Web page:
Again, many of the signs of anxiety in young children are also simple, everyday habits children can exhibit. It isn’t rare for children to throw tantrums or have trouble going to sleep, and some children can have difficulty concentrating due to other factors like ADHD or Dyslexia.

The important thing to note is the number of anxious habits exhibited and the frequency with which they are shown. For example, the idea that one piece of homework causes your child stress or worry isn’t necessarily something to be concerned about – children get worried all the time, just like the rest of us. But if your child can’t get through a night of homework without crying or becoming easily stressed, you may want to consider the idea that these may be early signs of anxiety in your child.

How to Help with Your Child’s Anxiety

First, just talk to your child about what is making them anxious or worried. Talk therapy can be enough for some people to manage their anxiety, so creating a safe space in the home for your child to talk about their anxiety can be a huge relief for them. Sometimes, people just want their worries to be heard and acknowledged, so listen to what they say and reassure them that it will be okay and that you understand.

If your child is older and can understand mental health issues, it may help them if you explain what anxiety is and what it can do to someone’s thoughts and feelings. It can be so scary to feel something you can’t explain, so telling them what is going on inside their brains may help improve their emotional state and gain some control over their thoughts and feelings.

Help them brainstorm some possible solutions to their problems. While this may not always work as we get older and our problems become more difficult to tackle head-on, the issues your children may be having may be easily remedied with some outside guidance. If your child is anxious about school or an upcoming test, it may be a good time for you to step in and help them find study methods that work for them and can make them feel more confident going into their test.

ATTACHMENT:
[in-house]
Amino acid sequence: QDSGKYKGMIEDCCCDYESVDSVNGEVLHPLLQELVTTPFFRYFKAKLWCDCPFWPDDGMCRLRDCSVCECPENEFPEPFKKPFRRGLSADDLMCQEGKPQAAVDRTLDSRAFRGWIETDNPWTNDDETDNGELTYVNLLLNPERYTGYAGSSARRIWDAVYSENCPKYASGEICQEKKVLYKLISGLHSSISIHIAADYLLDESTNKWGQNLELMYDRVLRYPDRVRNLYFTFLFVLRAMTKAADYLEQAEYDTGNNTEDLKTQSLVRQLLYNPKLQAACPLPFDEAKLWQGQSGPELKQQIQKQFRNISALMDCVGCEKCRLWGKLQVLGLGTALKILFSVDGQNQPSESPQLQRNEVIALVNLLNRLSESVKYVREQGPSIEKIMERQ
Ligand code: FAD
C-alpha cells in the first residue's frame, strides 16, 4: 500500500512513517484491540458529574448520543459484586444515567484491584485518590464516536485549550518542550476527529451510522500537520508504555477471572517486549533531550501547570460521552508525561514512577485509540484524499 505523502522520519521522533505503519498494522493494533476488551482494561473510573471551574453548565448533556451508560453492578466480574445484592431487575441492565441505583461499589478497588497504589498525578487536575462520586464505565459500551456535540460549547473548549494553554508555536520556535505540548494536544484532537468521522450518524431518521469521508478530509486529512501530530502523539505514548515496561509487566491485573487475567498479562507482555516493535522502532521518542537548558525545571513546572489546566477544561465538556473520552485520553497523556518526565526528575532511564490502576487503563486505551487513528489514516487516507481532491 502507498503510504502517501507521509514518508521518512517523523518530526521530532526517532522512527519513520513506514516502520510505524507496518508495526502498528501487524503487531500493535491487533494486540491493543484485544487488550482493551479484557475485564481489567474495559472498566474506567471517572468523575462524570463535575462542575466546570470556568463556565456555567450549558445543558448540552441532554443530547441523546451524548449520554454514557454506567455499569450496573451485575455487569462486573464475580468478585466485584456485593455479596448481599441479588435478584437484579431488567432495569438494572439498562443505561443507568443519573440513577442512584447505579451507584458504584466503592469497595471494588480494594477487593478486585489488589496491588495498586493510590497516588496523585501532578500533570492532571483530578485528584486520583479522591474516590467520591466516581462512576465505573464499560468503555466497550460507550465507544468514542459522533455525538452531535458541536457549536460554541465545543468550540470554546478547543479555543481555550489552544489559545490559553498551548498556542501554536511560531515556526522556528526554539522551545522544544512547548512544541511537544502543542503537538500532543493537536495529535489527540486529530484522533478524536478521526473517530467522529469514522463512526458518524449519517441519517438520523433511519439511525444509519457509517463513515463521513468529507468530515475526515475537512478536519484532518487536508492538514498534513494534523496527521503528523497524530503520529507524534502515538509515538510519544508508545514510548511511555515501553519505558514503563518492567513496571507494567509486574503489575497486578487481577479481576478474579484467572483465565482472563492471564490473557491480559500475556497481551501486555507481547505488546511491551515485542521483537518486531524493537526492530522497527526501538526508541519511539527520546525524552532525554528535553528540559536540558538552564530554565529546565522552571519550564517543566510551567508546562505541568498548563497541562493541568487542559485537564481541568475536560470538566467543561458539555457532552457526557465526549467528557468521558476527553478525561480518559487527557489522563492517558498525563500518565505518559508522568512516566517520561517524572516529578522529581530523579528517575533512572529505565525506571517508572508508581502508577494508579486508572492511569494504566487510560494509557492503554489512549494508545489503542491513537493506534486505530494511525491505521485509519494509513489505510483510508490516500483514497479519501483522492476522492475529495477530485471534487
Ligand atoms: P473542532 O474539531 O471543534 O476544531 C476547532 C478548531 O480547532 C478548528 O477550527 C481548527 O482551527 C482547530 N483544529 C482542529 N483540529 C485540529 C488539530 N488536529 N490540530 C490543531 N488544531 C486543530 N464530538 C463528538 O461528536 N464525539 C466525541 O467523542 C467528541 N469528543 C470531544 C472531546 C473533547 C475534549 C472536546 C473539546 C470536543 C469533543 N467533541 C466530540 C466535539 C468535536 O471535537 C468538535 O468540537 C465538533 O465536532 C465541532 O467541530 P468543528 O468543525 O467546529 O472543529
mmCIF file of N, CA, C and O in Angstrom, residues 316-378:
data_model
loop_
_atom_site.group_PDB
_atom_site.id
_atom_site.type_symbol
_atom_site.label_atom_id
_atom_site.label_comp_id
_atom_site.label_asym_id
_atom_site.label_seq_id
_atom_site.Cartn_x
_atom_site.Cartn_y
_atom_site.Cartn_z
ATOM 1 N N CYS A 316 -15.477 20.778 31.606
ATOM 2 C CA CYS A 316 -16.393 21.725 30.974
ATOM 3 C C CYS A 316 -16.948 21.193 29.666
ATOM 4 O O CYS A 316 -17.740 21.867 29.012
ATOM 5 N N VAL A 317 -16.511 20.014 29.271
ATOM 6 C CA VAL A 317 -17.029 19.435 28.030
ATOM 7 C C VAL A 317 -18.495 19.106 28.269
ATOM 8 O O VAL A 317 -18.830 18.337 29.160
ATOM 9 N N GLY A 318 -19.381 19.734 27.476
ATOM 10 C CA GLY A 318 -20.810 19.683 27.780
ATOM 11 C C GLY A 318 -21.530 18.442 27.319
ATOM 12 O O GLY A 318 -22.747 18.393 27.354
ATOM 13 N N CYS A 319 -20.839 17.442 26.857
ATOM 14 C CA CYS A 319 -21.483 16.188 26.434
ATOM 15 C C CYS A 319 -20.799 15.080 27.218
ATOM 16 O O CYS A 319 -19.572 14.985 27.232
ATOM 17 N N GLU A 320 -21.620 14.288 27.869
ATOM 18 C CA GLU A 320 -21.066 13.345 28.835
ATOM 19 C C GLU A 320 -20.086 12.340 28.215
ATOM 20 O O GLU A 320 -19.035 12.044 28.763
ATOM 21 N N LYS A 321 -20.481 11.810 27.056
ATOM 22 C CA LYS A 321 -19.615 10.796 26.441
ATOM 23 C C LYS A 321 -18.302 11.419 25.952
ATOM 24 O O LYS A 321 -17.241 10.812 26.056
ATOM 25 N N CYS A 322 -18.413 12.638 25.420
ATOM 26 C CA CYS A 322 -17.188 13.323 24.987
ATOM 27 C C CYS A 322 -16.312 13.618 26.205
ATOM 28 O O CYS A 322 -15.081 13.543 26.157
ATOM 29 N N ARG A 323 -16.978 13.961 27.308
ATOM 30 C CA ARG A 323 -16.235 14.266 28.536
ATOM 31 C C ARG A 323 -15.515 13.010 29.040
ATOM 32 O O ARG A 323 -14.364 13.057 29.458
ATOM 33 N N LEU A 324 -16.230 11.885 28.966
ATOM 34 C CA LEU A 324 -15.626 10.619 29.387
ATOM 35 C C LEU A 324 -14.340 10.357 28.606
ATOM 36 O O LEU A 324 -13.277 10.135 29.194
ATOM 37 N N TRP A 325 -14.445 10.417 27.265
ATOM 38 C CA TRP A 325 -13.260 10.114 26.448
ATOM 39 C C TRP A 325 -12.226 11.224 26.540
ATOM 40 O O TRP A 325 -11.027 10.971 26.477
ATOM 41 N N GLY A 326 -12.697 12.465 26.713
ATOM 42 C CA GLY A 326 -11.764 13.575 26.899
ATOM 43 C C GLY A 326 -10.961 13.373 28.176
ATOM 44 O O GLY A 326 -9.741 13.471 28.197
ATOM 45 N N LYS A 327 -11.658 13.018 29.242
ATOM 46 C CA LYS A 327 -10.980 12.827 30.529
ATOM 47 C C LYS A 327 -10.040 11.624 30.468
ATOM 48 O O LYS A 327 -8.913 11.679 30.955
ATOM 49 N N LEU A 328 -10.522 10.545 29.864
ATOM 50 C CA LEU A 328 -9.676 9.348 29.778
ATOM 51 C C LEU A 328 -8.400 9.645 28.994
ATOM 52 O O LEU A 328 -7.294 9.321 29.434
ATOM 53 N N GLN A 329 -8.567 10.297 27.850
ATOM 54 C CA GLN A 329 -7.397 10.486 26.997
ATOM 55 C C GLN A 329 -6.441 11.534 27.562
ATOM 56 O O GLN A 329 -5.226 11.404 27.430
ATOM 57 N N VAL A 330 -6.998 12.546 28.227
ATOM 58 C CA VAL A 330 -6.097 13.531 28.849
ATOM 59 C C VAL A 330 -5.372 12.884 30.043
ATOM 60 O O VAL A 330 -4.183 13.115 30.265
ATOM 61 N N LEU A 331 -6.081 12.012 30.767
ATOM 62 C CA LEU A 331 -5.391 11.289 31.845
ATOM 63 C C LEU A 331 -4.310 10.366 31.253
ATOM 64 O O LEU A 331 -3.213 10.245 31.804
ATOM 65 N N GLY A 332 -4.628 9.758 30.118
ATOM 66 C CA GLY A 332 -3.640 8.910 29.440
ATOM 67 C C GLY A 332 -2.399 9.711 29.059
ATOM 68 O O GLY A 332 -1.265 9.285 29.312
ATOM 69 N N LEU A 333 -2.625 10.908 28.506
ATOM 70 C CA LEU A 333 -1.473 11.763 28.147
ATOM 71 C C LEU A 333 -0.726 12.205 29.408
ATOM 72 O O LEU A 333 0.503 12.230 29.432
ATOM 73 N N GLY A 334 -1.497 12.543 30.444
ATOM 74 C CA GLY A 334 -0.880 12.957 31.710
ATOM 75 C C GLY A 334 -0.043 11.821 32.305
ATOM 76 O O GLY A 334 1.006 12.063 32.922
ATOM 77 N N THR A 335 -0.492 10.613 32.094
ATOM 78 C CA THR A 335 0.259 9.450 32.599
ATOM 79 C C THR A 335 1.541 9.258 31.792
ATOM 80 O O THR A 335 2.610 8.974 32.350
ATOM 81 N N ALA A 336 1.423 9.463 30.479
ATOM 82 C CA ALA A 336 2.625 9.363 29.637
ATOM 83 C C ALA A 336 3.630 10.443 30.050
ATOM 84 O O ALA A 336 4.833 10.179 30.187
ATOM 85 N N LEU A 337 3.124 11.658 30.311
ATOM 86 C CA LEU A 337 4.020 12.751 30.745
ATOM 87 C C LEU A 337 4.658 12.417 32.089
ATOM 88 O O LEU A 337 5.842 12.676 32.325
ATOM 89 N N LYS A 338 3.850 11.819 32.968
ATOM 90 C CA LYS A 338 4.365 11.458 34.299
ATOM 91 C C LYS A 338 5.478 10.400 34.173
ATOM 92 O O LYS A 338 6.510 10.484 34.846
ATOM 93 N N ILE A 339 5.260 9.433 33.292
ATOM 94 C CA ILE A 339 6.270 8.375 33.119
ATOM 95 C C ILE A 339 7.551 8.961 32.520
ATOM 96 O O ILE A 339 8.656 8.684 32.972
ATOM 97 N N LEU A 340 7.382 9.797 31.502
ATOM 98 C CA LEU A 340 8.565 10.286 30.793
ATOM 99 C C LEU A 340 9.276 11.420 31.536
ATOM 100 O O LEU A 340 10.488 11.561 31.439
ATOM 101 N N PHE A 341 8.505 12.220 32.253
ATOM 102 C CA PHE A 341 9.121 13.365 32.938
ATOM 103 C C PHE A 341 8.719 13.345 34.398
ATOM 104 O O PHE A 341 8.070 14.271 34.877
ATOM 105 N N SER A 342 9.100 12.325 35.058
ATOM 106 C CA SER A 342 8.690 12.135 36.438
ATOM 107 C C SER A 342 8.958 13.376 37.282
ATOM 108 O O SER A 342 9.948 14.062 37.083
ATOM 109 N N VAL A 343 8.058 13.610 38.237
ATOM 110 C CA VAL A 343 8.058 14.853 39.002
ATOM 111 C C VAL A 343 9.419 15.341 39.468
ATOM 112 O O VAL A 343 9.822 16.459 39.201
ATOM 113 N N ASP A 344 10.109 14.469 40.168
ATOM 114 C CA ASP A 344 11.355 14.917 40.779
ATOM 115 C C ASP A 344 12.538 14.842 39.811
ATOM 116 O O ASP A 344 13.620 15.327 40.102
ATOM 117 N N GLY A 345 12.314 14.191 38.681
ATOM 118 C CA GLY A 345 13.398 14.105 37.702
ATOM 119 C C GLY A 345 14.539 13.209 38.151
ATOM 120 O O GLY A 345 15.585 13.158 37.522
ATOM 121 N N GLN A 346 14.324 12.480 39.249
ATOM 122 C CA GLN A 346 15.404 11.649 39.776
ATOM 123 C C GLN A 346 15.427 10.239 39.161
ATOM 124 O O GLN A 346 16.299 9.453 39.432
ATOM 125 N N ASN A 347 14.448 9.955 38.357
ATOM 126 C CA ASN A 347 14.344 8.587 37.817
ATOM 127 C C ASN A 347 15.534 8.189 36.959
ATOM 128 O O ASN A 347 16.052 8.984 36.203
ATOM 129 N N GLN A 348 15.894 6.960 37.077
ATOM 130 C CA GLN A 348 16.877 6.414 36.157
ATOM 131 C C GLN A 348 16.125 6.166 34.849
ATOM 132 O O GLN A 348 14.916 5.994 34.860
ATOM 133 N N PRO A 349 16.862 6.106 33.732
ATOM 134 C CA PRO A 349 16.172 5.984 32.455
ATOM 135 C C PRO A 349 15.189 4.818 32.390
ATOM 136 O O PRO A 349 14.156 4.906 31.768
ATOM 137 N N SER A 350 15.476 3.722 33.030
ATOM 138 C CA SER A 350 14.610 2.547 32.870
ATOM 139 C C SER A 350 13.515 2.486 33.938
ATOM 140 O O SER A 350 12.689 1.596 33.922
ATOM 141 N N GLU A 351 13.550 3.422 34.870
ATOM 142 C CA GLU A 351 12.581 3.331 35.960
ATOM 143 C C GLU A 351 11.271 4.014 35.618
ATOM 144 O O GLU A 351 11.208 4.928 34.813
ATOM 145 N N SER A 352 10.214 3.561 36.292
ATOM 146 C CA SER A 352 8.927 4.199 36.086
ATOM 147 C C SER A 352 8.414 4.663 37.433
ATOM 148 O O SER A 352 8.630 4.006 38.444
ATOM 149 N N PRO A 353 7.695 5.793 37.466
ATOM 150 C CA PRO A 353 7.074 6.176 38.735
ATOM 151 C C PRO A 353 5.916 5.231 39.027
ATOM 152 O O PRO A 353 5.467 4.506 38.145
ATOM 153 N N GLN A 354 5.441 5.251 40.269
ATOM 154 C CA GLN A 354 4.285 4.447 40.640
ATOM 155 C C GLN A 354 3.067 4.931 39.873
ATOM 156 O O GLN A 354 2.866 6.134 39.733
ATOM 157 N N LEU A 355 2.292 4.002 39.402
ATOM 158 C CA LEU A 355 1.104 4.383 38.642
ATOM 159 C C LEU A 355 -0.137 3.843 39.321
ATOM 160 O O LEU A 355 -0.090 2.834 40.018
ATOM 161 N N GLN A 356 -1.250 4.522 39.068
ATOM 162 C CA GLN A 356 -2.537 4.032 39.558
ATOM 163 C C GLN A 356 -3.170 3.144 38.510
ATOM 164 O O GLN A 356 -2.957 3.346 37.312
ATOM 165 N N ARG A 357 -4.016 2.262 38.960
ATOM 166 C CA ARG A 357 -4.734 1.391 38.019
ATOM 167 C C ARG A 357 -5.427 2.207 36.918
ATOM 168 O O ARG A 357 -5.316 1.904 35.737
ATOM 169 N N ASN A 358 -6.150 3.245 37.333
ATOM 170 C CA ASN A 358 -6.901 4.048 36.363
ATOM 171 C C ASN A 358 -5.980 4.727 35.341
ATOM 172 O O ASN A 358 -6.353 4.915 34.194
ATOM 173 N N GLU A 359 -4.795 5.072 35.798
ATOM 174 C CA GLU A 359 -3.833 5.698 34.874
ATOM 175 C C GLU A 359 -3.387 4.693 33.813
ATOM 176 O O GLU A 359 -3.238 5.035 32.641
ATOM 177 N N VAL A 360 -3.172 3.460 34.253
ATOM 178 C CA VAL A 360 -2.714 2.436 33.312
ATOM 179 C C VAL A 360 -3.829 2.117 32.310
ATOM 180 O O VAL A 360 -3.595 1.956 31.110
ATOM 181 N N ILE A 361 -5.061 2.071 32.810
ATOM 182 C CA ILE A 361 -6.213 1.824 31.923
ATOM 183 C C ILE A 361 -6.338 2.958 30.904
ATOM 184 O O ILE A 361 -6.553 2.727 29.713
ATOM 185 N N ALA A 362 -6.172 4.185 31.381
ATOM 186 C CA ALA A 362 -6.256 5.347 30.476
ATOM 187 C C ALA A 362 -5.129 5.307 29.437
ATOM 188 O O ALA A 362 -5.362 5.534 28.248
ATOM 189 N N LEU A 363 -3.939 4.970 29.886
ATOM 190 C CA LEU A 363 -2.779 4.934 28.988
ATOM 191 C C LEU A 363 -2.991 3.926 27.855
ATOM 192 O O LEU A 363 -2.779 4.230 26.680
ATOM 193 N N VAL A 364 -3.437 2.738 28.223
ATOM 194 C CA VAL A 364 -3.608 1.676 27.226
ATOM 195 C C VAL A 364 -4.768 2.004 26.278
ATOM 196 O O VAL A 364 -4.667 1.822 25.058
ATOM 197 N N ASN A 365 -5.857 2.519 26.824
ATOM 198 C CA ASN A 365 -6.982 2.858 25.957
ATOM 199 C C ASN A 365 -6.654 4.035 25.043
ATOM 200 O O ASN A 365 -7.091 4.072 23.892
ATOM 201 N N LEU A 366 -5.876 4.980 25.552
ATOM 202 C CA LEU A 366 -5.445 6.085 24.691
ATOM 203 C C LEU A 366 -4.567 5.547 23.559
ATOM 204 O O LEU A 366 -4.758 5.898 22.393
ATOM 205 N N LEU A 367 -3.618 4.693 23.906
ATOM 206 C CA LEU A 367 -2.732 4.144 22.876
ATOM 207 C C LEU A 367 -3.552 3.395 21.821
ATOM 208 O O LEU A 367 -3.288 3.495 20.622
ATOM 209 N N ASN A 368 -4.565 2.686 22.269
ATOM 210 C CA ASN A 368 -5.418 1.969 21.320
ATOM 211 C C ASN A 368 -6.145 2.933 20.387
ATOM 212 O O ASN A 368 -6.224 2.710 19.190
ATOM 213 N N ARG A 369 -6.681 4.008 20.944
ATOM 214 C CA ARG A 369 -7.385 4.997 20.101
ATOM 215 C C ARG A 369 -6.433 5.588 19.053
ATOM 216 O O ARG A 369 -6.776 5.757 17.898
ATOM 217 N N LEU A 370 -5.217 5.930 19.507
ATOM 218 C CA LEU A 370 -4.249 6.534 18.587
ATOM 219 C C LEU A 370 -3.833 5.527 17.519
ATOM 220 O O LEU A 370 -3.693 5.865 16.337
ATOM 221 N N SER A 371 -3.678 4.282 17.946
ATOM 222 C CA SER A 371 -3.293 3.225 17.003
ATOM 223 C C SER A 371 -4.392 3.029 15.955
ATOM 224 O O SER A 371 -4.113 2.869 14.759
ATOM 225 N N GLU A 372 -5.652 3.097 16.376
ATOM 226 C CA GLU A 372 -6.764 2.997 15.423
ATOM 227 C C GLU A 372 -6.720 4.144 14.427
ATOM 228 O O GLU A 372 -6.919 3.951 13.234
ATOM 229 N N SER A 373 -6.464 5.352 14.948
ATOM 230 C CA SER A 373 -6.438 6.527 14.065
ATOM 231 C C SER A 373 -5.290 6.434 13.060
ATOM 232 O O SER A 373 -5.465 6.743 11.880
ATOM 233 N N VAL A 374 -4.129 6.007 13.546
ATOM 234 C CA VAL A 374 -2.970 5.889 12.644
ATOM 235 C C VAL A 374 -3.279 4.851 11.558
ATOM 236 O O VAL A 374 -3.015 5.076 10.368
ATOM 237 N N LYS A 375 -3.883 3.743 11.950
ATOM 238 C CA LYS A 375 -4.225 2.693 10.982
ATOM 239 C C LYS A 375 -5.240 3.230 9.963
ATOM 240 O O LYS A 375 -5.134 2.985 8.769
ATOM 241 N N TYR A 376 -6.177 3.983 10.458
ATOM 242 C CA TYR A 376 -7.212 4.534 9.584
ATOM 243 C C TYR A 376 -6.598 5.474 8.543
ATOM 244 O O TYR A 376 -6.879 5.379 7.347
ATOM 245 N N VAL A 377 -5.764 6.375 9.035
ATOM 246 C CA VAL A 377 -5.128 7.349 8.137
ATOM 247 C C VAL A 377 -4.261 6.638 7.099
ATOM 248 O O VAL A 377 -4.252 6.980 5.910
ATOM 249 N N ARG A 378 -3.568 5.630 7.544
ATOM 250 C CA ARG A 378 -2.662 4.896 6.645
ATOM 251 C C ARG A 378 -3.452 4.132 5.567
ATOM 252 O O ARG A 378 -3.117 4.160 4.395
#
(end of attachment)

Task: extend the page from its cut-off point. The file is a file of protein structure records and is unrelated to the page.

Overall, just let them know that you are there for whatever they need. One tactic I have found to be very helpful for my friends with anxiety is asking “What do you need? Do you need help or advice, or do you just want to talk about it?” Sometimes life can be more complicated than you can handle and you can’t solve your anxiety with a two-part question, but for some people, it can be relieving just to be listened to and asked directly what they need.

If your children are too young to answer that question, just listen to their problems and decide at that moment whether it is something you can help solve or if they just need mommy and daddy to listen.

Signs of anxiety in young children can be varied and sometimes are hard to differentiate from normal childhood behaviors, but being able to differentiate them and respond to them accordingly can help your child understand their anxiety and develop healthy ways to cope with and manage it early in life.

Draven Jackson HeadshotAbout Draven Jackson

Draven is an avid writer and reader who enjoys sharing her opinions on movies, books, and music with the rest of the world. She will soon be working as a teacher in Japan and hopes to use her experience to connect with other teachers and students around the globe. Draven spends most of her time at home with her family, her dogs, and her ferret.

To see more, view all posts by Draven Jackson here.